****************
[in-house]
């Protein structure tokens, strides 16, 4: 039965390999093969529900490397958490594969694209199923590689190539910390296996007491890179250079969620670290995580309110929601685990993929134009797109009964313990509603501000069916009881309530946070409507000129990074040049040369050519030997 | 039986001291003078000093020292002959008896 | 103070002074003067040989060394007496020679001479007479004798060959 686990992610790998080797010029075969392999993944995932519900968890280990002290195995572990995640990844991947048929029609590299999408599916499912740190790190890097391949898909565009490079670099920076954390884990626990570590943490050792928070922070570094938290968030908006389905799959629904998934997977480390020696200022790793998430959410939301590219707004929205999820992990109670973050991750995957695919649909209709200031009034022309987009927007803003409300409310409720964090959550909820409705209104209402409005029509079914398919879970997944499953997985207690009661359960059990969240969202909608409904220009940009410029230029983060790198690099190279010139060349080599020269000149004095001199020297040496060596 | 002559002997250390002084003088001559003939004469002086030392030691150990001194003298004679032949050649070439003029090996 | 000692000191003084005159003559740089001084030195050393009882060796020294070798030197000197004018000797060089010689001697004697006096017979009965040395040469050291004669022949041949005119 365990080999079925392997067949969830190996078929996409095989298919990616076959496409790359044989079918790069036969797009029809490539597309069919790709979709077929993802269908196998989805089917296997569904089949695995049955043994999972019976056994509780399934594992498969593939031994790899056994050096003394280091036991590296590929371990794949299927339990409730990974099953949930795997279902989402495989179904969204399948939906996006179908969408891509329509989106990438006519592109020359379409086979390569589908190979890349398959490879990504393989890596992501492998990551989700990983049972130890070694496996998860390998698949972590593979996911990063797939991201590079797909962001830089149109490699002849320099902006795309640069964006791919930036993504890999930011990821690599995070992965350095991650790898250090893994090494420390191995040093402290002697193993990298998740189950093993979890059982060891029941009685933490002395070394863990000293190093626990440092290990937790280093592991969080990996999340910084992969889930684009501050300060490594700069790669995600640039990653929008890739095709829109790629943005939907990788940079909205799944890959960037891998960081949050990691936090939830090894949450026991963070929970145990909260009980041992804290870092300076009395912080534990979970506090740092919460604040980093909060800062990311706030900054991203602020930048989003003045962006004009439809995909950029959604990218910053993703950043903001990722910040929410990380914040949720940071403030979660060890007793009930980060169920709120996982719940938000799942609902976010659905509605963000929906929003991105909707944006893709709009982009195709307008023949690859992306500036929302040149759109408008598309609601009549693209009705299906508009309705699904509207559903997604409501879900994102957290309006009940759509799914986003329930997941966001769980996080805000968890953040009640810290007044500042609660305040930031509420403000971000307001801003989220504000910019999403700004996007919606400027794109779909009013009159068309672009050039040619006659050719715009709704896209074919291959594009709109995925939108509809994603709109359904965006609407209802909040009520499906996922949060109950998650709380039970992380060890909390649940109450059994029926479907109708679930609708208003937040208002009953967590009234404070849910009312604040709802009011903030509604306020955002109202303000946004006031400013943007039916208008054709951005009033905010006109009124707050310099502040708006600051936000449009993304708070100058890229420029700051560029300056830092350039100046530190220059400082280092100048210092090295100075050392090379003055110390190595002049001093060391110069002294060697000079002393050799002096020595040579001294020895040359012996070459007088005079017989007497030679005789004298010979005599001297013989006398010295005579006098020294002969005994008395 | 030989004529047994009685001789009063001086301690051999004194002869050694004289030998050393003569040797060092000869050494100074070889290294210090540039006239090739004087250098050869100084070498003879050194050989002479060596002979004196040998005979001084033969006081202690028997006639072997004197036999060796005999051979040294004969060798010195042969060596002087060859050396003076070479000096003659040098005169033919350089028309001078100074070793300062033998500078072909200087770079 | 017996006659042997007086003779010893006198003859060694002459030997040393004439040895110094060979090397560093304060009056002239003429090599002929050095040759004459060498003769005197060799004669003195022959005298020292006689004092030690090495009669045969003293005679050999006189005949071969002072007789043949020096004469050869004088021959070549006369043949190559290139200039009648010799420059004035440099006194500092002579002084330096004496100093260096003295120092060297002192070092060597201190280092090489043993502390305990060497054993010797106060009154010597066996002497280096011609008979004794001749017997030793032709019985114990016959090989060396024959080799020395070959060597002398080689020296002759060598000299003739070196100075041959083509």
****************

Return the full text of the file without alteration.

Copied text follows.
[in-house]
């Protein structure tokens, strides 16, 4: 039965390999093969529900490397958490594969694209199923590689190539910390296996007491890179250079969620670290995580309110929601685990993929134009797109009964313990509603501000069916009881309530946070409507000129990074040049040369050519030997 | 039986001291003078000093020292002959008896 | 103070002074003067040989060394007496020679001479007479004798060959 686990992610790998080797010029075969392999993944995932519900968890280990002290195995572990995640990844991947048929029609590299999408599916499912740190790190890097391949898909565009490079670099920076954390884990626990570590943490050792928070922070570094938290968030908006389905799959629904998934997977480390020696200022790793998430959410939301590219707004929205999820992990109670973050991750995957695919649909209709200031009034022309987009927007803003409300409310409720964090959550909820409705209104209402409005029509079914398919879970997944499953997985207690009661359960059990969240969202909608409904220009940009410029230029983060790198690099190279010139060349080599020269000149004095001199020297040496060596 | 002559002997250390002084003088001559003939004469002086030392030691150990001194003298004679032949050649070439003029090996 | 000692000191003084005159003559740089001084030195050393009882060796020294070798030197000197004018000797060089010689001697004697006096017979009965040395040469050291004669022949041949005119 365990080999079925392997067949969830190996078929996409095989298919990616076959496409790359044989079918790069036969797009029809490539597309069919790709979709077929993802269908196998989805089917296997569904089949695995049955043994999972019976056994509780399934594992498969593939031994790899056994050096003394280091036991590296590929371990794949299927339990409730990974099953949930795997279902989402495989179904969204399948939906996006179908969408891509329509989106990438006519592109020359379409086979390569589908190979890349398959490879990504393989890596992501492998990551989700990983049972130890070694496996998860390998698949972590593979996911990063797939991201590079797909962001830089149109490699002849320099902006795309640069964006791919930036993504890999930011990821690599995070992965350095991650790898250090893994090494420390191995040093402290002697193993990298998740189950093993979890059982060891029941009685933490002395070394863990000293190093626990440092290990937790280093592991969080990996999340910084992969889930684009501050300060490594700069790669995600640039990653929008890739095709829109790629943005939907990788940079909205799944890959960037891998960081949050990691936090939830090894949450026991963070929970145990909260009980041992804290870092300076009395912080534990979970506090740092919460604040980093909060800062990311706030900054991203602020930048989003003045962006004009439809995909950029959604990218910053993703950043903001990722910040929410990380914040949720940071403030979660060890007793009930980060169920709120996982719940938000799942609902976010659905509605963000929906929003991105909707944006893709709009982009195709307008023949690859992306500036929302040149759109408008598309609601009549693209009705299906508009309705699904509207559903997604409501879900994102957290309006009940759509799914986003329930997941966001769980996080805000968890953040009640810290007044500042609660305040930031509420403000971000307001801003989220504000910019999403700004996007919606400027794109779909009013009159068309672009050039040619006659050719715009709704896209074919291959594009709109995925939108509809994603709109359904965006609407209802909040009520499906996922949060109950998650709380039970992380060890909390649940109450059994029926479907109708679930609708208003937040208002009953967590009234404070849910009312604040709802009011903030509604306020955002109202303000946004006031400013943007039916208008054709951005009033905010006109009124707050310099502040708006600051936000449009993304708070100058890229420029700051560029300056830092350039100046530190220059400082280092100048210092090295100075050392090379003055110390190595002049001093060391110069002294060697000079002393050799002096020595040579001294020895040359012996070459007088005079017989007497030679005789004298010979005599001297013989006398010295005579006098020294002969005994008395 | 030989004529047994009685001789009063001086301690051999004194002869050694004289030998050393003569040797060092000869050494100074070889290294210090540039006239090739004087250098050869100084070498003879050194050989002479060596002979004196040998005979001084033969006081202690028997006639072997004197036999060796005999051979040294004969060798010195042969060596002087060859050396003076070479000096003659040098005169033919350089028309001078100074070793300062033998500078072909200087770079 | 017996006659042997007086003779010893006198003859060694002459030997040393004439040895110094060979090397560093304060009056002239003429090599002929050095040759004459060498003769005197060799004669003195022959005298020292006689004092030690090495009669045969003293005679050999006189005949071969002072007789043949020096004469050869004088021959070549006369043949190559290139200039009648010799420059004035440099006194500092002579002084330096004496100093260096003295120092060297002192070092060597201190280092090489043993502390305990060497054993010797106060009154010597066996002497280096011609008979004794001749017997030793032709019985114990016959090989060396024959080799020395070959060597002398080689020296002759060598000299003739070196100075041959083509």